WELCOME to our back garden – Weymouth Bay.
Shingle shimmers in the heat. Jetskis and dinghies skim the green-grey water. The beach is dotted with sun tents and windbreaks. Waves crash loudly on the shore. There’s hardly a cloud in the sky.
I’m light-headed from the smell of suncream and salt blasting off pebbles. Stones curl warm beneath my feet. It’s like sitting in the middle of a postcard.
Squatting on the edge of Bowleaze Cove is the Riviera Hotel (formerly a Pontins – I wish it still was). We’re at Greenhill, where locals prefer to wince up the shingle than fight grockles for space on the golden sands further down.
Next to us a red, blue and white striped beach hut sells ices, teas and hot dogs. Down to our left, the Regency frontages of hotels and B&Bs segue into the treetops of the Nothe Fort. The long fingers of the Portland breakwater stretch out a goodbye to booming RFA ships.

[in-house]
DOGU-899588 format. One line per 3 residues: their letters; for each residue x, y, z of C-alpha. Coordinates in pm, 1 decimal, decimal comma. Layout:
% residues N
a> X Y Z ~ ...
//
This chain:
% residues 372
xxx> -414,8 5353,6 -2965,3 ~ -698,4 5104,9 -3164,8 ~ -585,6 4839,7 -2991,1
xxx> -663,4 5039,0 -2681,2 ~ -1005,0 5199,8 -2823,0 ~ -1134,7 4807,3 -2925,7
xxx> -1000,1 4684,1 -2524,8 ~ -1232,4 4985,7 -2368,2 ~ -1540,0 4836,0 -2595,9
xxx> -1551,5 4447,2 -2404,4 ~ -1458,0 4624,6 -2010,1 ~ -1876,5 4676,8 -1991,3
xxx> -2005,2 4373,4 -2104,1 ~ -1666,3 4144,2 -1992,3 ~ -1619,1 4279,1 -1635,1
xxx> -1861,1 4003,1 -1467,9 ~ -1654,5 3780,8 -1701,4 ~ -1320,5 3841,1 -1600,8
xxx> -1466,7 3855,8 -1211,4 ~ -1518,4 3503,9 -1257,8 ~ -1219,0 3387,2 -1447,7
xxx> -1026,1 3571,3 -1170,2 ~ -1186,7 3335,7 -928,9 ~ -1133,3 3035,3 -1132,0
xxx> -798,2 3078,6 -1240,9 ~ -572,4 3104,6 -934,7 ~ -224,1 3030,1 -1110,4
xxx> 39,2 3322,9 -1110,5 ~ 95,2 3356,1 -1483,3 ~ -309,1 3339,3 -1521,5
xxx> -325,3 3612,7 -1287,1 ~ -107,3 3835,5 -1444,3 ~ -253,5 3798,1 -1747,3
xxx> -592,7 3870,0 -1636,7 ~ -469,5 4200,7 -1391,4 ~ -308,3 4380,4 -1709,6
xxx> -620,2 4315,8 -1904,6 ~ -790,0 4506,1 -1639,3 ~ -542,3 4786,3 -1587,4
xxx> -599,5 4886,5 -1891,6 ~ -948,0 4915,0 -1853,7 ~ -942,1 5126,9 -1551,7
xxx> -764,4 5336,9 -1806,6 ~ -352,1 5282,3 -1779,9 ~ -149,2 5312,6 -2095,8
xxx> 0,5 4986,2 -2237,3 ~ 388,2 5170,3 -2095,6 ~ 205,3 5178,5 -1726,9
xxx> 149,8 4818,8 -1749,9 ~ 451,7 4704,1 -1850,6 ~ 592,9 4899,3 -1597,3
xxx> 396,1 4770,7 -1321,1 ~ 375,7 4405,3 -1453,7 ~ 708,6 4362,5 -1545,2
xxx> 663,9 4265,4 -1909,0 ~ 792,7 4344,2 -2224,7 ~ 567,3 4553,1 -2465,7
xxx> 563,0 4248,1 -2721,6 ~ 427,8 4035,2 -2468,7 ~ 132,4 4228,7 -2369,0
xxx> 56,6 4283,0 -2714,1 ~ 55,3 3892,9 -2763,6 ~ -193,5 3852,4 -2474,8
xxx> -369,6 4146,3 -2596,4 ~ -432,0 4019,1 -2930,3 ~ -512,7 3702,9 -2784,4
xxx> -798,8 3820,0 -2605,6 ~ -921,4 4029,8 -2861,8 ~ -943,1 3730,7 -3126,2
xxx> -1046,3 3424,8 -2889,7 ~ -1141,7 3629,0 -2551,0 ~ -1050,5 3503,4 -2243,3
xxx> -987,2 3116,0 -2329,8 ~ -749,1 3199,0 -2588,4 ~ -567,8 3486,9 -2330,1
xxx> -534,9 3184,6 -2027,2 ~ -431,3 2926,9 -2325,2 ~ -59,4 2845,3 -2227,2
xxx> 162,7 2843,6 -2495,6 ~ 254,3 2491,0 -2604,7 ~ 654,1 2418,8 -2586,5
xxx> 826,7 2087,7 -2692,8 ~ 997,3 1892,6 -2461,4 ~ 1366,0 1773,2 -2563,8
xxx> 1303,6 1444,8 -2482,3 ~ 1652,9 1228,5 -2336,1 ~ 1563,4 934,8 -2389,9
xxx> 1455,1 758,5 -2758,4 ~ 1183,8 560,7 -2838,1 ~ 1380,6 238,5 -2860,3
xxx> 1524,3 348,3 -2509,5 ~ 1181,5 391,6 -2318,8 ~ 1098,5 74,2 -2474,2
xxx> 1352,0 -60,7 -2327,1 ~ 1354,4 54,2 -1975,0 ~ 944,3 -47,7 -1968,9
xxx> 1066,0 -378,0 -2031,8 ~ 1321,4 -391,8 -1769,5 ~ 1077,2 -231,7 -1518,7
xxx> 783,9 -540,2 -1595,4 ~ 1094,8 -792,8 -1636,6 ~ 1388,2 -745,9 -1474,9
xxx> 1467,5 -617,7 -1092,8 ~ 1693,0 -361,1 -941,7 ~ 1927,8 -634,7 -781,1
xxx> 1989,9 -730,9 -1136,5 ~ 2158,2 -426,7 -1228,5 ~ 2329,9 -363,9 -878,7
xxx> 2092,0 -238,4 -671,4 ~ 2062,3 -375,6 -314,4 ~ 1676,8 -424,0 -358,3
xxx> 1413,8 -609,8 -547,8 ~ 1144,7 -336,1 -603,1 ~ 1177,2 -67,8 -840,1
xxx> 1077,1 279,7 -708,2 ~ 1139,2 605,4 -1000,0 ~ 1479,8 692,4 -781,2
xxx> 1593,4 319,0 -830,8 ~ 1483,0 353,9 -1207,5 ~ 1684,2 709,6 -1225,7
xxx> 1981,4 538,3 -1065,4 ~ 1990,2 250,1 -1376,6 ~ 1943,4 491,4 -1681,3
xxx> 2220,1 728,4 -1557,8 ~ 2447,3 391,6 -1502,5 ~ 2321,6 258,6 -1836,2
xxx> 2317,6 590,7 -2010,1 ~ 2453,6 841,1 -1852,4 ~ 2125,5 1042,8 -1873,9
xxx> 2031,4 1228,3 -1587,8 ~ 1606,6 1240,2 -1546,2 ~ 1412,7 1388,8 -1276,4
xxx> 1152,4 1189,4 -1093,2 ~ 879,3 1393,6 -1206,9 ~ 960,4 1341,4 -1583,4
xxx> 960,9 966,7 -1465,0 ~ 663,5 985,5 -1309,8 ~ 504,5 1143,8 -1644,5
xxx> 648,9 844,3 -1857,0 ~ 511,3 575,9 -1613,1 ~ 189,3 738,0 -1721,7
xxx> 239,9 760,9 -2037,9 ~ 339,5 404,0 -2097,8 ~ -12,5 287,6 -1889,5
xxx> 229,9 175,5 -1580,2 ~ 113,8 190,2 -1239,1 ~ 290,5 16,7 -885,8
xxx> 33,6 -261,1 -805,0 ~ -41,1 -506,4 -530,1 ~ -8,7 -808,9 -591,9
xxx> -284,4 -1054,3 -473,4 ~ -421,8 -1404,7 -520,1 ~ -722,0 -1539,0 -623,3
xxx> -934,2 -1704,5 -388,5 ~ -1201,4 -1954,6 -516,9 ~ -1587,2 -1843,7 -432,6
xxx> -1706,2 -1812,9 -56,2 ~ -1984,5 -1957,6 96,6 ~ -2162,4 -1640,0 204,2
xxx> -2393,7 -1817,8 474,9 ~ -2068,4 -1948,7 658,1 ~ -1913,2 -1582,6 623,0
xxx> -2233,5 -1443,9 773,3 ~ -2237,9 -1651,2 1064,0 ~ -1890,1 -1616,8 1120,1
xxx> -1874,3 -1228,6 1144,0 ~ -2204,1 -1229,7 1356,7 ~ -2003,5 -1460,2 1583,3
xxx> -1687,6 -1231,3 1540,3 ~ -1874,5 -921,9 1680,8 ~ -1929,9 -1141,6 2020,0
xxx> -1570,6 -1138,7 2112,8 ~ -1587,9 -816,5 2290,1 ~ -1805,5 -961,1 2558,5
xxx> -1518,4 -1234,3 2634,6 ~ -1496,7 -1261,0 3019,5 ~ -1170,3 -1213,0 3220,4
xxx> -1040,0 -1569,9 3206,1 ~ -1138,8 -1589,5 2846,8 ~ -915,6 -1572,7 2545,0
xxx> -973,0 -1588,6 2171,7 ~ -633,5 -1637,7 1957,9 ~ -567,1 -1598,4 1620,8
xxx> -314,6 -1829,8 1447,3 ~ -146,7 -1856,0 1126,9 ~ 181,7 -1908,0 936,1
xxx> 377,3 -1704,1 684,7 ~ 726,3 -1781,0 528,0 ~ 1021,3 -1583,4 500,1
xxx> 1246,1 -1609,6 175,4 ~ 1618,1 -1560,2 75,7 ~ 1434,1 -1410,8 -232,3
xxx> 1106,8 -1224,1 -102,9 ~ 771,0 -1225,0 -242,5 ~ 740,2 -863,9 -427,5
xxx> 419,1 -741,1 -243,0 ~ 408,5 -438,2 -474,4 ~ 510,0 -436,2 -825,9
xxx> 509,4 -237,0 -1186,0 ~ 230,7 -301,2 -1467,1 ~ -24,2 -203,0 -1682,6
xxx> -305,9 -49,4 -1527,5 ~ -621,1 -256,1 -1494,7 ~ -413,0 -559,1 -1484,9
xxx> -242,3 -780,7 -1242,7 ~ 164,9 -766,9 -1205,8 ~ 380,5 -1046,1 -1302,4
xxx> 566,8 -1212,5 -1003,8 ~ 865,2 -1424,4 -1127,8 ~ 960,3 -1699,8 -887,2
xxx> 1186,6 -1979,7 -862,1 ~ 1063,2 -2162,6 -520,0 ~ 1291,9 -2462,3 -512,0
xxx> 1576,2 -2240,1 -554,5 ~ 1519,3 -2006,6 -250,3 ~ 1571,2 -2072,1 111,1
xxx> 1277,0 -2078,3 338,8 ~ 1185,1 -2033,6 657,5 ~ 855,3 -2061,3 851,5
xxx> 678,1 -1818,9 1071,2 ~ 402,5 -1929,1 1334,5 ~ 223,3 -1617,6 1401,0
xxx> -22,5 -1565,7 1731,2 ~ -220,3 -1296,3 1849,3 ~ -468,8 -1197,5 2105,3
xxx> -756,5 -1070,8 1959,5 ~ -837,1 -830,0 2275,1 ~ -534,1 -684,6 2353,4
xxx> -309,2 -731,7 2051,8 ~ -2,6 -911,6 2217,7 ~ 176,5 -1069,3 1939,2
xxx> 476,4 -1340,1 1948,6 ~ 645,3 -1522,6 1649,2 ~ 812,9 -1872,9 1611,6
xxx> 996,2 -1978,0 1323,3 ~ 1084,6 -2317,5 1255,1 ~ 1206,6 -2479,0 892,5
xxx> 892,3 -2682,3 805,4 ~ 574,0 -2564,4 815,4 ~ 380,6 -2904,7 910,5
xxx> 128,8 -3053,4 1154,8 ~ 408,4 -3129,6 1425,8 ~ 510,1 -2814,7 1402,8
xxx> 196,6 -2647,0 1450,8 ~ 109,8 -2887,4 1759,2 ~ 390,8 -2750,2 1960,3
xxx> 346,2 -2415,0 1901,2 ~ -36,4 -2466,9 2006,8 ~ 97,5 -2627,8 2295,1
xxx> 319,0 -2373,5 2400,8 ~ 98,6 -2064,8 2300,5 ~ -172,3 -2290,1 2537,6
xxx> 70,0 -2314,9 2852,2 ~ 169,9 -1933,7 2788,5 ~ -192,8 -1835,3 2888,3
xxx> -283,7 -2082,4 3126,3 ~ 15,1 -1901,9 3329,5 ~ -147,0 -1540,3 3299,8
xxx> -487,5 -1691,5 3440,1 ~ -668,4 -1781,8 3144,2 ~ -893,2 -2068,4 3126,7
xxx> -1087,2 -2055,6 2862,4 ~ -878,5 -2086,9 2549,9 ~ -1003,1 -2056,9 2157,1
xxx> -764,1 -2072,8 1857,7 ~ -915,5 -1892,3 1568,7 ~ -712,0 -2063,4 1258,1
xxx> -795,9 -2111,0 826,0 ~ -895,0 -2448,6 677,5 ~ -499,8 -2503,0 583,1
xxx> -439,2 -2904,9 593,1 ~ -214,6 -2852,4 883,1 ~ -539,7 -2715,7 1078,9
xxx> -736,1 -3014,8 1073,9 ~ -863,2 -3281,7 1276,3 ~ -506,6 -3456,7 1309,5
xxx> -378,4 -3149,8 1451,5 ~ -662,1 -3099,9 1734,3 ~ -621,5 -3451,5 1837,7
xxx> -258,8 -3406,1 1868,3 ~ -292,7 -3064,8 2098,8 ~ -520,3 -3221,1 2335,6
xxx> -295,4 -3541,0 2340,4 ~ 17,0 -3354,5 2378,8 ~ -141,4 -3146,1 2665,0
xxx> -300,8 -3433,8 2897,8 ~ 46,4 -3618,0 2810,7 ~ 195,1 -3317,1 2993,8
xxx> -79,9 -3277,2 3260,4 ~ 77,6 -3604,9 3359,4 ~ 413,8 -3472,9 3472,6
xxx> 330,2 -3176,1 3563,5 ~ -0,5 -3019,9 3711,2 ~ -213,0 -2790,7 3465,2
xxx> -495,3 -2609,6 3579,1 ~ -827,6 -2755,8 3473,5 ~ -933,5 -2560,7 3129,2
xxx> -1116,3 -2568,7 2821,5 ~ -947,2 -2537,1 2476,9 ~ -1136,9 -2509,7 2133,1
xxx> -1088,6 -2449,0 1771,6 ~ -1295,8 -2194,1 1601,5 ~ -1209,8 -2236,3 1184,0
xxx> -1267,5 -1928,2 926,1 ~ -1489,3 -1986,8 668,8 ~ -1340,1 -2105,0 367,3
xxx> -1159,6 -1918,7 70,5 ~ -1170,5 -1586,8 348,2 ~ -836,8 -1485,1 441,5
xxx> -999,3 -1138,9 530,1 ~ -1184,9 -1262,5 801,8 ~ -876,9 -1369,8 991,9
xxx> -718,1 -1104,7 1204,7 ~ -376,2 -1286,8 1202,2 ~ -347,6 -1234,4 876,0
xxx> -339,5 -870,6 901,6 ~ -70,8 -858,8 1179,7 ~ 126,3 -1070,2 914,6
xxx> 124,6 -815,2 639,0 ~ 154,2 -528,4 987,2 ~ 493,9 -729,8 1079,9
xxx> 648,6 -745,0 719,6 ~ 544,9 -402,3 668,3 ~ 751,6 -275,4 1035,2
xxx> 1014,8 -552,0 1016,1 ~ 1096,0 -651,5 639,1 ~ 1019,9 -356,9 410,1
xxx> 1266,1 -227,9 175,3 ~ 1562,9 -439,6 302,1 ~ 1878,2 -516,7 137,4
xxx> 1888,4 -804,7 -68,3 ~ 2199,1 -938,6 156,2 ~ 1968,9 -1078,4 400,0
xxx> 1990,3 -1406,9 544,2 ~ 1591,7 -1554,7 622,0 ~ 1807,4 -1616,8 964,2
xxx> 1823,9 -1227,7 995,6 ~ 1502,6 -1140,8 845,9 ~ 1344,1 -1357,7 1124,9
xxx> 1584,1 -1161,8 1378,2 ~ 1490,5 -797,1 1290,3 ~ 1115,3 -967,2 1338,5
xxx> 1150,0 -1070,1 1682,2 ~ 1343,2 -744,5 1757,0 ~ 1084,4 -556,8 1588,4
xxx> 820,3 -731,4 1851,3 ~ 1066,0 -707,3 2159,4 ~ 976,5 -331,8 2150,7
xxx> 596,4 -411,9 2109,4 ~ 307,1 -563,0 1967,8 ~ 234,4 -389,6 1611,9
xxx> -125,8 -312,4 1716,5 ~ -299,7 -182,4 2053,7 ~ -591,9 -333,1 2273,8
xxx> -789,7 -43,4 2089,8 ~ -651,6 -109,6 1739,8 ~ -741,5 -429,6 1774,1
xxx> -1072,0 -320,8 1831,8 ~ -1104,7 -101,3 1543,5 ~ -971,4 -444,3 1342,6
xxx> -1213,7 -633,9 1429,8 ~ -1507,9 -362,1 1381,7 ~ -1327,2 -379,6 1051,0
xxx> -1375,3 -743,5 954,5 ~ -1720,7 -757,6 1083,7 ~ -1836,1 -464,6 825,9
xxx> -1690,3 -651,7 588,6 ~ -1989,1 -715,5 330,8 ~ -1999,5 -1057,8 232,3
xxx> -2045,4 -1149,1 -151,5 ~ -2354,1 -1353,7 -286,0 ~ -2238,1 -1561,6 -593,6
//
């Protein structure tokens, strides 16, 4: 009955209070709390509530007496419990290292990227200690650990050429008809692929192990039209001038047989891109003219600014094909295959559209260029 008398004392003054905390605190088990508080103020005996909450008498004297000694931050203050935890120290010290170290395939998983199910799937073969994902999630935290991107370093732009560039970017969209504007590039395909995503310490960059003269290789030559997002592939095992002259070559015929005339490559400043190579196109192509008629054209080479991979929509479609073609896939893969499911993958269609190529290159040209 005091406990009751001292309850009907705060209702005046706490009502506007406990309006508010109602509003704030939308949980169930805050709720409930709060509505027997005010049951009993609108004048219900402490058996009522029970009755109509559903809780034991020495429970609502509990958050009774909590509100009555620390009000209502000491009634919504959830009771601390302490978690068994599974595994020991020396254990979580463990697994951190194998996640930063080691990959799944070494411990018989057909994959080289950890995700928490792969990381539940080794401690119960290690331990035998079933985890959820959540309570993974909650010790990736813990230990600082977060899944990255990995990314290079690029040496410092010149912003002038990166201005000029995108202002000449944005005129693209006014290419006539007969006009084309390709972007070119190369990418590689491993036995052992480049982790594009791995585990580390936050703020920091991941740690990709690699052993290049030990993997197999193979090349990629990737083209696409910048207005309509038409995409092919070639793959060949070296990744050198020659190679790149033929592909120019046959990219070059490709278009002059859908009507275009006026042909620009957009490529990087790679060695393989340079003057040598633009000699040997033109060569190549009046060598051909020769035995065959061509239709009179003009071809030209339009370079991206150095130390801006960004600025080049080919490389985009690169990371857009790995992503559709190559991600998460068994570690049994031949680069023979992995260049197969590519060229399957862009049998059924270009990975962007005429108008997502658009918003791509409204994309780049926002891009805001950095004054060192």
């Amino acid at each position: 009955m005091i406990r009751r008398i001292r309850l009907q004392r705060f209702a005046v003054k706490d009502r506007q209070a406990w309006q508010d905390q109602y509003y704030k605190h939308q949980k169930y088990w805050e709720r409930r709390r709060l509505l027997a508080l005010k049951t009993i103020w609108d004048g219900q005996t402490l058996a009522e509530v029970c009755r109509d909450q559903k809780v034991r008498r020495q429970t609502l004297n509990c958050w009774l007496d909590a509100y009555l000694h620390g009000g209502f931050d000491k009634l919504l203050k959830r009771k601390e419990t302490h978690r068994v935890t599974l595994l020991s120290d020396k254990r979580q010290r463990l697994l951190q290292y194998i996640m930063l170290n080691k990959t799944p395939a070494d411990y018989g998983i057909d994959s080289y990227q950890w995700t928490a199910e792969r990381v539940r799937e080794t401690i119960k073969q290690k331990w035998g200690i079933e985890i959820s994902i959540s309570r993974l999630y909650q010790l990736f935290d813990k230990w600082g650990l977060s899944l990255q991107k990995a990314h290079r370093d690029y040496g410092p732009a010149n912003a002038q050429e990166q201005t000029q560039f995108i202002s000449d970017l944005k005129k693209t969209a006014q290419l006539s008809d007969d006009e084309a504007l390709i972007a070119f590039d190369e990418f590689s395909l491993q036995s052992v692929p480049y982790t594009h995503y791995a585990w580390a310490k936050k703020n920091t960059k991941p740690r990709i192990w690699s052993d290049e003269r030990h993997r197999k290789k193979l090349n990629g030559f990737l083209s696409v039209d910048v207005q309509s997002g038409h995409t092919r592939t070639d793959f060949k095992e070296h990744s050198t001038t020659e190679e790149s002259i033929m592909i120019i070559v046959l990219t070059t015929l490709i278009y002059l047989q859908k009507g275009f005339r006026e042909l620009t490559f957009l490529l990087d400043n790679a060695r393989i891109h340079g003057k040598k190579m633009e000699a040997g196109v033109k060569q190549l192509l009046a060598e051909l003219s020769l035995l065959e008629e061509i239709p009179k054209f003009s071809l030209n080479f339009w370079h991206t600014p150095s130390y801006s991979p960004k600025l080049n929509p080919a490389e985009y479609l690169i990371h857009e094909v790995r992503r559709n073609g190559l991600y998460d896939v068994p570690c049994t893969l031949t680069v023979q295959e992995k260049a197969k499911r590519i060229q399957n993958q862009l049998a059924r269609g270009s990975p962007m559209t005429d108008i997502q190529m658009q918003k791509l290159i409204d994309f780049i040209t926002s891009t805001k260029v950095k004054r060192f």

The land train toot-toots down the prom. Coastguard helicopter Whisky Bravo performs a lazy fly-past, winchmen waving down to holidaymakers before banking off towards their Portland base.
King George III launched Weymouth’s career as a seaside resort after making it his summer residence in 1789. What would he make of this three-mile stretch of beach now, peopled by shrieking kids on bodyboards, couples strolling hand-in-hand in the surf, canoeists paddling past?
Amid a happy tangle of flip-flops, sun hats, chick lit and Sunday papers, we barbecue chicken, Black Farmer sausages and mini-burgers.
The tide is coming in. The sun has shifted right across the sky. Shadows from the wooden white beach huts behind us have reached the waves. It’s time to go home. Hard to believe we’ve been here six hours.